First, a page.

The employee behind the apparent leak, who the newspaper declined to name, is understood to have told colleagues she was recently a victim of identity theft.The employee, who held a relatively junior position, appears to have been told in an email from Big Pictures that the agency was "trying to sort you out some money with accounts".In his video, the woman with the child can be heard asking flight attendants for the stroller.A male passenger then walks toward the front of the plane and demands from the airline crew the name of the employee who took the stroller before he returns to his seat."In this particular case, there was a misunderstanding by the team member involved that taking video beyond the security checkpoint was part of the secure area and was not permitted," the airline said."He did not realize the distinction at the time, but we have advised the team members involved for future reference." Porter also disputes passenger's assertions that their representative threatened to have passengers arrested.According to The Guardian, Another email to Big Pictures reportedly says: "Got a few more for you!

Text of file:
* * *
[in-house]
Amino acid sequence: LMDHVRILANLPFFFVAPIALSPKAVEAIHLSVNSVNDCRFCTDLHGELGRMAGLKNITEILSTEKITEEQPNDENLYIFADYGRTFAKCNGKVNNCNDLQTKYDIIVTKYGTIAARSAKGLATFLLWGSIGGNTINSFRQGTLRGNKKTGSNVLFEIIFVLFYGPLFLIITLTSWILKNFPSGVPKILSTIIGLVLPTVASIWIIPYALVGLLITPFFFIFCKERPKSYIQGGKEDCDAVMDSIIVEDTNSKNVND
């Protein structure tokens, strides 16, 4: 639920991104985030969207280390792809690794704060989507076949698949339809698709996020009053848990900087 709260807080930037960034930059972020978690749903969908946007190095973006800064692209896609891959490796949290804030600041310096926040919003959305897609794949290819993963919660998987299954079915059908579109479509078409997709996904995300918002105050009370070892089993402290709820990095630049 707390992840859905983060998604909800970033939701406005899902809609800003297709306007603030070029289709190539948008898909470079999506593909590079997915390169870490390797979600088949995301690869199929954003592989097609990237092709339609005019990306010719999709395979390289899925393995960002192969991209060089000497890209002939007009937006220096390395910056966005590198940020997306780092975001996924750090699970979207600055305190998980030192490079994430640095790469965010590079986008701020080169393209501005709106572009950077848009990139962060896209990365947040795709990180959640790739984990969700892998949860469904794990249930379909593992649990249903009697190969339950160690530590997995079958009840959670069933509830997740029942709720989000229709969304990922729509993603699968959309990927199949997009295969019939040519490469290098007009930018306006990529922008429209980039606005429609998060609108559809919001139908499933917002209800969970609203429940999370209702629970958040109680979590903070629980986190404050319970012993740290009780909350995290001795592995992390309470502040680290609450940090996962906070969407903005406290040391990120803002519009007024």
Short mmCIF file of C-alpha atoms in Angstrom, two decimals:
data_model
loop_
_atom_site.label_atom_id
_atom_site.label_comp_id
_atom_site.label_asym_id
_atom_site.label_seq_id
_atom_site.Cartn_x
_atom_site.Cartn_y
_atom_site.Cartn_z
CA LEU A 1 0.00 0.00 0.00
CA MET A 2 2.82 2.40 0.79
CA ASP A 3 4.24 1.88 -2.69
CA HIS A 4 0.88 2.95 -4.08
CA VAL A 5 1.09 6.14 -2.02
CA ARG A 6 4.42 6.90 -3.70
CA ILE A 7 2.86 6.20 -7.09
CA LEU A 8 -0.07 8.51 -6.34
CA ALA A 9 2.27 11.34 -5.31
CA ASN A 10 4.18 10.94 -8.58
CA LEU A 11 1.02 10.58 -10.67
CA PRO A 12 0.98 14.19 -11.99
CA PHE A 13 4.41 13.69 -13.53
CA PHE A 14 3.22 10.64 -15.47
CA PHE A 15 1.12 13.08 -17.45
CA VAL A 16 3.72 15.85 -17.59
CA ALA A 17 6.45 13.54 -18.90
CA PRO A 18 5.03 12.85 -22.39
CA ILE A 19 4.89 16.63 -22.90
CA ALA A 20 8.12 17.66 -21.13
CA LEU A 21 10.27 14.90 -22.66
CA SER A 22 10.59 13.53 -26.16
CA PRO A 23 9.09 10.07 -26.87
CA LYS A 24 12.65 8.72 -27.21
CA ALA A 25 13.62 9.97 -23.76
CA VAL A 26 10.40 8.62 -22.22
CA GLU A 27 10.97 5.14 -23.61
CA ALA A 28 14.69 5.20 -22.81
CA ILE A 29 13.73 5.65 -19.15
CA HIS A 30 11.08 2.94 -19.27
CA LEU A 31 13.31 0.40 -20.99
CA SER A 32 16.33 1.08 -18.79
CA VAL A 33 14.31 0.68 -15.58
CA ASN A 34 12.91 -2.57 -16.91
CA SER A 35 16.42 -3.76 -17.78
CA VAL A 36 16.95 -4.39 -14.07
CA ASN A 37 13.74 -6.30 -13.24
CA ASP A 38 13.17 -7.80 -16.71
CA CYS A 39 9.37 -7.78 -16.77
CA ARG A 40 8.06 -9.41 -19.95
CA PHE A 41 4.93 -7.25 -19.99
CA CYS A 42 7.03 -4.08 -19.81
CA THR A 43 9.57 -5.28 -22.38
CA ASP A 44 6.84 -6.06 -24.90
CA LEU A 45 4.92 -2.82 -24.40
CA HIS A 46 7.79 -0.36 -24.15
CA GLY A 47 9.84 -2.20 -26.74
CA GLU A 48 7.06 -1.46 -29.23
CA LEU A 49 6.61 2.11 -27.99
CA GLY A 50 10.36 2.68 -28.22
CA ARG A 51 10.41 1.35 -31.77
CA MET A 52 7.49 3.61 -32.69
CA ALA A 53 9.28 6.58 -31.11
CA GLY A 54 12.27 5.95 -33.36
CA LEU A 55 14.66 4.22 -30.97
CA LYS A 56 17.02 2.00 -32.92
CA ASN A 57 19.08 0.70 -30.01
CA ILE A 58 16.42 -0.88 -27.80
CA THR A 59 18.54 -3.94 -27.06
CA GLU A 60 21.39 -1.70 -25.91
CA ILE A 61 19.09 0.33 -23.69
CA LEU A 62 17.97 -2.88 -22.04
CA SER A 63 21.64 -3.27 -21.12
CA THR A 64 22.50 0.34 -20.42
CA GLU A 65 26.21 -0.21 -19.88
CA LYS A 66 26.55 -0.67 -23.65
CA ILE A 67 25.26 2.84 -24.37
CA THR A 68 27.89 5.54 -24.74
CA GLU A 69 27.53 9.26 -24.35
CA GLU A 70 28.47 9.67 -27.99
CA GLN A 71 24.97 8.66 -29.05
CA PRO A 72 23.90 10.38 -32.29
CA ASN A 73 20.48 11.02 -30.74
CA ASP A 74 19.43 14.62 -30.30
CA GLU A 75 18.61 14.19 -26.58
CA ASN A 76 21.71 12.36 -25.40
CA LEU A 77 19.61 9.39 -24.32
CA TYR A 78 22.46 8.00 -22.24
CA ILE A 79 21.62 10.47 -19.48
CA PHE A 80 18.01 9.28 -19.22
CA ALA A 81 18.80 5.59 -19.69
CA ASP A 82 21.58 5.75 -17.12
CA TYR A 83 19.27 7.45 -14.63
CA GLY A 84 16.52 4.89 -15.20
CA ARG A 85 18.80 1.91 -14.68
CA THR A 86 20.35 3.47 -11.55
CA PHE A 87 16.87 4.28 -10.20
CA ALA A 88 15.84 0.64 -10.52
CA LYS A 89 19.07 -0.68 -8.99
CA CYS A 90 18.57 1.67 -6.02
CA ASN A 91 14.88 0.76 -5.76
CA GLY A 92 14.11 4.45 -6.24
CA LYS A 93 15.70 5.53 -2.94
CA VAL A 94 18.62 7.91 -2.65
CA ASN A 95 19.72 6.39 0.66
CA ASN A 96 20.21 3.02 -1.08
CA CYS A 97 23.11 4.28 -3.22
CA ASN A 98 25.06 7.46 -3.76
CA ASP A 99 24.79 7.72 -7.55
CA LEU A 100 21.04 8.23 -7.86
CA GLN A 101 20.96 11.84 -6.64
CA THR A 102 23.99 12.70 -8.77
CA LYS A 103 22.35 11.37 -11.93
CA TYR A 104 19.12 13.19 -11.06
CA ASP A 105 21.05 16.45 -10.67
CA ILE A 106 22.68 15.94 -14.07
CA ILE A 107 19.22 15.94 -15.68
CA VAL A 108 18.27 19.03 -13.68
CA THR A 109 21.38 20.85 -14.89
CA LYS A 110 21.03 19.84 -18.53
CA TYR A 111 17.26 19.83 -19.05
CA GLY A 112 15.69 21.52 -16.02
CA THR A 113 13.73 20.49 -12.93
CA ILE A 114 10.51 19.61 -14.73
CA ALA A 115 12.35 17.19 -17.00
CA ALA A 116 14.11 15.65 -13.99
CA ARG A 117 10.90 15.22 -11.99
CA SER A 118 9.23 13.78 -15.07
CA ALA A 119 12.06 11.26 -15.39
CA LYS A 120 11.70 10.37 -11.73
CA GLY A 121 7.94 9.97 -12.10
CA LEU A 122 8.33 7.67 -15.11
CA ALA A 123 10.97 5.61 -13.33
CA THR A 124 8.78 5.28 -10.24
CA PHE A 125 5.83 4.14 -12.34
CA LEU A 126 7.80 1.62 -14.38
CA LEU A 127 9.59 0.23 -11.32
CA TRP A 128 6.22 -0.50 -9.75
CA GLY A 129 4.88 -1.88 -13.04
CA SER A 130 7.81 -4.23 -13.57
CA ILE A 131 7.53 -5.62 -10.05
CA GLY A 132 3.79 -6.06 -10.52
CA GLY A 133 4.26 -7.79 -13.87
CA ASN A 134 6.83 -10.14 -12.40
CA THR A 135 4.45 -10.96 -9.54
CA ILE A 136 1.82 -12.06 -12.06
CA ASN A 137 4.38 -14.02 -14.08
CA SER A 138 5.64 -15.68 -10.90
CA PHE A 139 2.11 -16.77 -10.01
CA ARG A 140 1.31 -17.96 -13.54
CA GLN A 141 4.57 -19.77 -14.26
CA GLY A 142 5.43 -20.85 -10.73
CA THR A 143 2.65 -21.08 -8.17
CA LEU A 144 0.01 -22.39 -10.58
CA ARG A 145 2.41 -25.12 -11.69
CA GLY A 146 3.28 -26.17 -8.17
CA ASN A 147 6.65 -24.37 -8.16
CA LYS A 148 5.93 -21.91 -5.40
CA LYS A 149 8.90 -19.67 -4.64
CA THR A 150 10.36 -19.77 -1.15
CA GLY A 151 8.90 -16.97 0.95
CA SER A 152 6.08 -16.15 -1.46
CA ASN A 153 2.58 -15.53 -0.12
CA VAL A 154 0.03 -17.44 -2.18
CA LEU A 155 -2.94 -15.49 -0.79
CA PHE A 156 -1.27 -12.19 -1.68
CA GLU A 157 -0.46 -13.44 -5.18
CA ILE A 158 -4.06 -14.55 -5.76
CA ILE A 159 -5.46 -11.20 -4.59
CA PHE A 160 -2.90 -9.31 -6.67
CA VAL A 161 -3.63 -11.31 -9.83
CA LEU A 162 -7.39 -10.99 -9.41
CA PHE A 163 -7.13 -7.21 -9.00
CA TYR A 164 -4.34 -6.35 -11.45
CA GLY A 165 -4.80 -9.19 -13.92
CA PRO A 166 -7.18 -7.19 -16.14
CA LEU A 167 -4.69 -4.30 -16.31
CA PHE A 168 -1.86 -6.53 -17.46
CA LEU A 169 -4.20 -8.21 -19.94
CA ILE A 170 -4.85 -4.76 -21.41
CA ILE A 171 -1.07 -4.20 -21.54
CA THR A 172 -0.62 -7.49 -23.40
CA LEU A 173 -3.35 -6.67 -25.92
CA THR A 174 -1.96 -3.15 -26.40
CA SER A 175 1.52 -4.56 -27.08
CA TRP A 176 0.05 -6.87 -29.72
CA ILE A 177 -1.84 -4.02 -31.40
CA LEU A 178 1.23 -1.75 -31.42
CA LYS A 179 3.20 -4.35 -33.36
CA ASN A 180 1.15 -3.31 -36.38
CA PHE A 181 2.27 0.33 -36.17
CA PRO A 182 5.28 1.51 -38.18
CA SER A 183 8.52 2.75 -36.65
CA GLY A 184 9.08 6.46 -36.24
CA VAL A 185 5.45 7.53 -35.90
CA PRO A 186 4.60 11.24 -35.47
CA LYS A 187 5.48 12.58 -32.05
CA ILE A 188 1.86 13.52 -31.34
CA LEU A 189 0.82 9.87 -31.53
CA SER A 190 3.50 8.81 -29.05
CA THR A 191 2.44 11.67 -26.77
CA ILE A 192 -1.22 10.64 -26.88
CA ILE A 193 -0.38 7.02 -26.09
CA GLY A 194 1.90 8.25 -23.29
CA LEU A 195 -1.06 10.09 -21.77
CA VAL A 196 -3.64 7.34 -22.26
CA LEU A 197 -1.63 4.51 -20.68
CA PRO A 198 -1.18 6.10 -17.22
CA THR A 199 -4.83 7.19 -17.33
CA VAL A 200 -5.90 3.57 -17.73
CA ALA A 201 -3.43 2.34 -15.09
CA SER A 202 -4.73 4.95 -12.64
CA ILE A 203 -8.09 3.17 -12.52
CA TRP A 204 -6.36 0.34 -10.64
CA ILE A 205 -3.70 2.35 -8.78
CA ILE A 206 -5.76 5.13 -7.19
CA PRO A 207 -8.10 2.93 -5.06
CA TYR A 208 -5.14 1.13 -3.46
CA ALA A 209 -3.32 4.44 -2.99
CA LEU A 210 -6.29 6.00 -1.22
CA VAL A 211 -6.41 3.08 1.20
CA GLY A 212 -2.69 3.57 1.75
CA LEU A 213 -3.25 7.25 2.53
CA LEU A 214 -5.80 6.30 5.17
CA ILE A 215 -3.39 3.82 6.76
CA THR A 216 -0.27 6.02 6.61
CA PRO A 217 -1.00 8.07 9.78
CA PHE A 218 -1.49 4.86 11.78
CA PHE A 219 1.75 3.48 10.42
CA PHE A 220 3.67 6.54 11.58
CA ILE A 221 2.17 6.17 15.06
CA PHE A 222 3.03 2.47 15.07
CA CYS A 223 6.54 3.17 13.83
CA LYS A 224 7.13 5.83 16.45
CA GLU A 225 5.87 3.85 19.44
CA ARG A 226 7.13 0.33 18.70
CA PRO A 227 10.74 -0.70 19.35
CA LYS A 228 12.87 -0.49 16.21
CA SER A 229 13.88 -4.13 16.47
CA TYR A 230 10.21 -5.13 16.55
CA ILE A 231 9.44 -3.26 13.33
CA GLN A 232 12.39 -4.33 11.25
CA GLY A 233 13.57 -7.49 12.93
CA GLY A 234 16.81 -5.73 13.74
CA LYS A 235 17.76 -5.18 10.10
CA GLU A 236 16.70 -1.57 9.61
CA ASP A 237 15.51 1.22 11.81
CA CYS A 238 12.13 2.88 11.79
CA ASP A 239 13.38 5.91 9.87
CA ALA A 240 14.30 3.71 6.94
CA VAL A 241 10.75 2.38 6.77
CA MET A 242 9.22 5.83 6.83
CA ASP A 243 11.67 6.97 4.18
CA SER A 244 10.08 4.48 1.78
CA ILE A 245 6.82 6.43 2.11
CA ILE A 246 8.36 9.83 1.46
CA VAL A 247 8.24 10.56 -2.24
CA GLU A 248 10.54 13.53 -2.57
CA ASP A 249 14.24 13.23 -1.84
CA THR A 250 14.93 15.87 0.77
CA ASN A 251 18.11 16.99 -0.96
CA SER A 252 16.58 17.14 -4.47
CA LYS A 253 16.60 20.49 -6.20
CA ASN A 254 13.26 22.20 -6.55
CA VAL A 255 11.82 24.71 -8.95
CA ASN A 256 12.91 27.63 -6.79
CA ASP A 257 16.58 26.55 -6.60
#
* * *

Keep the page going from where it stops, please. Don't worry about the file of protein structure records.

Other high profile names whose flight details were accessed include Ashley Cole, the Chelsea and England footballer, his former wife and singer Cheryl Cole and Jermain Defoe, the Tottenham footballer.Virgin Atlantic said it was taking the apparent leak "extremely seriously".Big Pictures is understood to have launched an investigation into affair. "We are waiting in line for hours." Before the encounter, passengers had sat on the tarmac for about two hours.But the request was made only with the intention "to try and enforce what was believed to be an airport policy," the statement said.At least one passenger on the Toronto-bound Porter Airlines flight scheduled to leave Friday evening defied the order, later posting a video online showing the Porter representative citing security and government regulations and telling passengers to delete any video they've taken. He said, 'I will not help you until you delete the video.'" There is no law that prohibits filming inside Logan, except in secure areas and of security procedures, according to Kelly Smith, a spokeswoman for the Massachusetts Port Authority.Passengers apparently were frustrated by the employee's handling of customers attempting to get flights out of the city. Filming is even allowed at the security checkpoints, according to the Transportation Security Administration, "as long as the screening process is not interfered with or sensitive information is not revealed." Restrictions include filming of equipment monitors that are shielded from public view.His video showed the aftermath of the incident: Less than two weeks ago, a 69-year-old doctor, David Dao, was hospitalised after Chicago aviation police dragged him from a United Airlines plane sparking international outrage and a public relations nightmare for the carrier.American Airlines was investigating Friday's incident, which happened on Flight 591 from San Francisco to Dallas before the plane took off, Leslie Scott, an airline spokeswoman said.The two then confront each other in the aisle of the plane and the employee can be heard challenging the passenger to hit him.The passenger eventually returns to his seat and the flight attendant leaves the plane.